On the first point, lots of Egyptians can give clear responses. These range from the non-inclusive, authoritarian process through which the ex-president developed and pushed forward Egypt's new Constitution, his lack of attention to minority rights, his inability to deal with his country's economic problems, his staffing and policy agenda that advanced members of the Muslim Brotherhood rapidly and at the expense of everyone else, and other ways in which his system in fact moved away from open politics.

These grievances have in common one basic point, which should be familiar to Americans on July 4. Namely, the country's new government was put in place on the basis of a social contract to advance broad citizen rights that too many crucial political stakeholders believed to have been violated.

The issue of what Egyptians hope to achieve is now what matters, especially as theirs is a large country of highly diverse individuals, again not unlike the U.S. What is emerging for now is a sense that Morsi's government could no longer stand because of its replication of previous coercive political structures, its lack of minority inclusiveness and its general ineffectiveness. All three of these are admittedly very difficult to remedy, especially in the short run, in a country of Egypt's population size, economic challenges and recent history of embedded coercive political forces.

More troubling, and part of the reason that the U.S. went along with Egypt's coercive regime before 2011, is that a stable government that can make rapid progress on issues like the economy can be in tension with diverse, political participation and possibly the maximization of minority rights. At the very least, a deliberative process of forming an ideal constitution and set of institutions that can realize diverse Egyptians' hopes is hard to do quickly, although the country's problems can't wait.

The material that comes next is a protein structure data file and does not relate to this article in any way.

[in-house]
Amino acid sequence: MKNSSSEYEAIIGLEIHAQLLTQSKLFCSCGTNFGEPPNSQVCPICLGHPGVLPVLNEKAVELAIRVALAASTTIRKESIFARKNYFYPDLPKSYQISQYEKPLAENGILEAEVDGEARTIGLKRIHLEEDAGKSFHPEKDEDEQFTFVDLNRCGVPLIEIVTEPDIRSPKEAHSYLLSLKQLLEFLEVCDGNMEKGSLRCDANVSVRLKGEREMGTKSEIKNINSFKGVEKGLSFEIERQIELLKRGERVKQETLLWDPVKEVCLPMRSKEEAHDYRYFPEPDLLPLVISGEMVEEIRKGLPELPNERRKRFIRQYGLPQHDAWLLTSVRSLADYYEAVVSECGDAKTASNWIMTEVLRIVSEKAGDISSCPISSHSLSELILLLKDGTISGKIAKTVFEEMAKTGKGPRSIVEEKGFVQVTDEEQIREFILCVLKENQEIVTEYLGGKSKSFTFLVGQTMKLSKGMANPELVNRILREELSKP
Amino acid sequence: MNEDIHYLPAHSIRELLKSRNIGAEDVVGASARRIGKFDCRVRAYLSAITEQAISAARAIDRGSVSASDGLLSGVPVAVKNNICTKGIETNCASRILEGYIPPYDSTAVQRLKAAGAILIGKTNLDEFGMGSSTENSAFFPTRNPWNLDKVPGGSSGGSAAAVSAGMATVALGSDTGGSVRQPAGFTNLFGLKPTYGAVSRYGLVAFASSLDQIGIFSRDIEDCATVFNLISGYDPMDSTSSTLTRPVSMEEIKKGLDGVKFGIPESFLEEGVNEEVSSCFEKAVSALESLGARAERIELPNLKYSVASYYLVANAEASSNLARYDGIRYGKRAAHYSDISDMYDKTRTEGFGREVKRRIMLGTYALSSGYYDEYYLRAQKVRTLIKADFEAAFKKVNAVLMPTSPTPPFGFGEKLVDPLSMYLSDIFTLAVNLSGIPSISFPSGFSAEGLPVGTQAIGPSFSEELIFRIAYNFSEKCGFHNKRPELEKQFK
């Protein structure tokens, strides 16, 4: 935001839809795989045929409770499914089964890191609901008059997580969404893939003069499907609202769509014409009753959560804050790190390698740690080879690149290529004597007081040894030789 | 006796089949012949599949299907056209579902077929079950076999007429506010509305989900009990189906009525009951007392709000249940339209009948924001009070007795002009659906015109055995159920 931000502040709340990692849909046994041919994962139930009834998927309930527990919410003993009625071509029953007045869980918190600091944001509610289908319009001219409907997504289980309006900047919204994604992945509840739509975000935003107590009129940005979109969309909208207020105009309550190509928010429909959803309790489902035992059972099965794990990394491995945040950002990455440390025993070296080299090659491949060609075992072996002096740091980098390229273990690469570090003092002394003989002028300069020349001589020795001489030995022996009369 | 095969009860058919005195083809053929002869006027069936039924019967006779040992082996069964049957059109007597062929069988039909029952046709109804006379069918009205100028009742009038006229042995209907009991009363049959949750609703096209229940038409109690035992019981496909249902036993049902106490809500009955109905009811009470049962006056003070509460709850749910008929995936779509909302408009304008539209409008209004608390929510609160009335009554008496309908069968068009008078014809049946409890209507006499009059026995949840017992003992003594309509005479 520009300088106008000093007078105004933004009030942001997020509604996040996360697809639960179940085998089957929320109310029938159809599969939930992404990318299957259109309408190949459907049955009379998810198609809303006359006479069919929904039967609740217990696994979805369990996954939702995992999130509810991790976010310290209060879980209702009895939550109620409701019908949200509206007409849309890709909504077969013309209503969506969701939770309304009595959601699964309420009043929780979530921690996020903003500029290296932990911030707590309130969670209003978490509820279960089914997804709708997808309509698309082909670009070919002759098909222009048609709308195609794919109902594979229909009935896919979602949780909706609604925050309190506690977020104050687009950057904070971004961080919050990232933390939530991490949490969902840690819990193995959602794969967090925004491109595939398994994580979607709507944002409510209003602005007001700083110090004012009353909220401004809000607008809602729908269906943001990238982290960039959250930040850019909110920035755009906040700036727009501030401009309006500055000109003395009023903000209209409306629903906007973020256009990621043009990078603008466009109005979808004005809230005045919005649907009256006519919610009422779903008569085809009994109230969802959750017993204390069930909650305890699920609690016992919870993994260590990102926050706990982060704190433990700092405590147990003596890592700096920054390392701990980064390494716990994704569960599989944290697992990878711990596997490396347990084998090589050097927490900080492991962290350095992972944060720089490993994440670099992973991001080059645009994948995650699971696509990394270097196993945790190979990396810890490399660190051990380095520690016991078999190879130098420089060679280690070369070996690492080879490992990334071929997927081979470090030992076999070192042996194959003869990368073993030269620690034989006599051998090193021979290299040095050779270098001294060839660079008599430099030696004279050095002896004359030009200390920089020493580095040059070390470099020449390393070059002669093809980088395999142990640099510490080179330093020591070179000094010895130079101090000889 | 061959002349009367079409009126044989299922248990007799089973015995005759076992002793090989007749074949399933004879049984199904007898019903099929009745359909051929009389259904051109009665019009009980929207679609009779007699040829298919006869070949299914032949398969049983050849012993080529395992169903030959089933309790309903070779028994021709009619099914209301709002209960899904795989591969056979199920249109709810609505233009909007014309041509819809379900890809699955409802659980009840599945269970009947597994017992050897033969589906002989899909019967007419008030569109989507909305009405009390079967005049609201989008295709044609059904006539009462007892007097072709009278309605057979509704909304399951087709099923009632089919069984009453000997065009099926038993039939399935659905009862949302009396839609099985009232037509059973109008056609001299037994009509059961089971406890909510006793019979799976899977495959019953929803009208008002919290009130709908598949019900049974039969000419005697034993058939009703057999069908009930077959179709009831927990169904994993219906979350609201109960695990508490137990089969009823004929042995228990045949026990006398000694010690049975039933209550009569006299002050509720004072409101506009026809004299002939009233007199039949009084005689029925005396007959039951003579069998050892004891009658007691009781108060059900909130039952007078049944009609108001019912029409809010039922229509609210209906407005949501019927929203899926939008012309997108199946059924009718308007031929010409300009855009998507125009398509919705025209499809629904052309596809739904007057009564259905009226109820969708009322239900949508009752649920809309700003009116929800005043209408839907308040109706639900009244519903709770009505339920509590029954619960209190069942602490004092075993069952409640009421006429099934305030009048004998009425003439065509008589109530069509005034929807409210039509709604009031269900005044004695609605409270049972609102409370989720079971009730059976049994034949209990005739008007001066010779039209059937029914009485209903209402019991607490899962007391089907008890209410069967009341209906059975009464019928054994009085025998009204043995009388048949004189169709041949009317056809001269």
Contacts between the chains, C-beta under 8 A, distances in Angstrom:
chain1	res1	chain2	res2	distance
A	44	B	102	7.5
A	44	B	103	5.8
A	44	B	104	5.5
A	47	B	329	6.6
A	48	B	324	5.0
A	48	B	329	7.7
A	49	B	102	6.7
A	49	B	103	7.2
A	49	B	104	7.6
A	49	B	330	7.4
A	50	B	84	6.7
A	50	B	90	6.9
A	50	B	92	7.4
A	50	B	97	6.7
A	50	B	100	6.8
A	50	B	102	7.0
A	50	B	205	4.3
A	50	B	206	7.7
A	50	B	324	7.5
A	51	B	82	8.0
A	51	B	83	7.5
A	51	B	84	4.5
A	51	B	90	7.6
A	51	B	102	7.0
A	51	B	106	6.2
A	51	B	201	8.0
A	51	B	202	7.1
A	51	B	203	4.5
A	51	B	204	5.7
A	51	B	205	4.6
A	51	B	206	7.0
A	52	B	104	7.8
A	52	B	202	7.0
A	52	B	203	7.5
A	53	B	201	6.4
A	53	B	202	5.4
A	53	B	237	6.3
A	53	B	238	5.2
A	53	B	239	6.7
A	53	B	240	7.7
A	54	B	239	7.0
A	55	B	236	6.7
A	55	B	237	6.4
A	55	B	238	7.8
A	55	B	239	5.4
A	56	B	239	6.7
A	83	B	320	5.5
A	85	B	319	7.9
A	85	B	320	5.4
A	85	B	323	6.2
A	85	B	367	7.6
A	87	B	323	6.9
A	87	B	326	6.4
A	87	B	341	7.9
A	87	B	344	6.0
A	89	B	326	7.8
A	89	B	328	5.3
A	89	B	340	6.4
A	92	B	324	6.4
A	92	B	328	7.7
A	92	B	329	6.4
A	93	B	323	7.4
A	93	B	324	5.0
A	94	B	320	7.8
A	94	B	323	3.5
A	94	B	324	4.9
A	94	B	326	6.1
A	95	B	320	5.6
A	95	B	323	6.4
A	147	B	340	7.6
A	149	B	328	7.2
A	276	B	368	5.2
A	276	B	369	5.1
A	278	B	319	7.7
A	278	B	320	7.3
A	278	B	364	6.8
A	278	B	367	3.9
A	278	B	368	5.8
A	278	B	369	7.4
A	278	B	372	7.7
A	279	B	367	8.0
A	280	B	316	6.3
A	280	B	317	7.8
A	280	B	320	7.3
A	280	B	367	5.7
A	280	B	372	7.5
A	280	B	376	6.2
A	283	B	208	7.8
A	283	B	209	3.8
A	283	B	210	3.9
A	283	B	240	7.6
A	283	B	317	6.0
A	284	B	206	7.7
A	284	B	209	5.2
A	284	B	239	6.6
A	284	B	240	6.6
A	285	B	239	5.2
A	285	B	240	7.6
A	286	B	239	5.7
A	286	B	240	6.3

When the Egyptians whom I know talk today about "getting it right," they mean very generally trying to balance transparent, representative institutions, inclusiveness and governmental effectiveness in a way that can be stable. What those of us who care about their success in this undertaking can do now, whether professional "Middle East watchers" or not, is to collaborate with (and not impose on) these Egyptians with respect to what specific experiences, resources and benchmarks can help in that Arab country's particular context.

For example, rather than looking for a term for the Egyptian military's recent actions, we can think about what timeline and measures it might adopt that would be clear signals of its limiting its own role to midwifing a more stable system for representative, electoral governmental alteration. Or, instead of deciding whether the groups currently in power in the country are democratic, we can pay careful attention to exactly how they offer the possibility of renewed political involvement to the Islamist forces they deposed.

Helping, or at least simply not getting in the way of, Egypt's renewed prospects for "getting it right" is a large challenge. But it is one that may resonate with the Day of Independence from a perceived coercive political order that perhaps will endure as a common celebration between Americans and Egyptians in the future.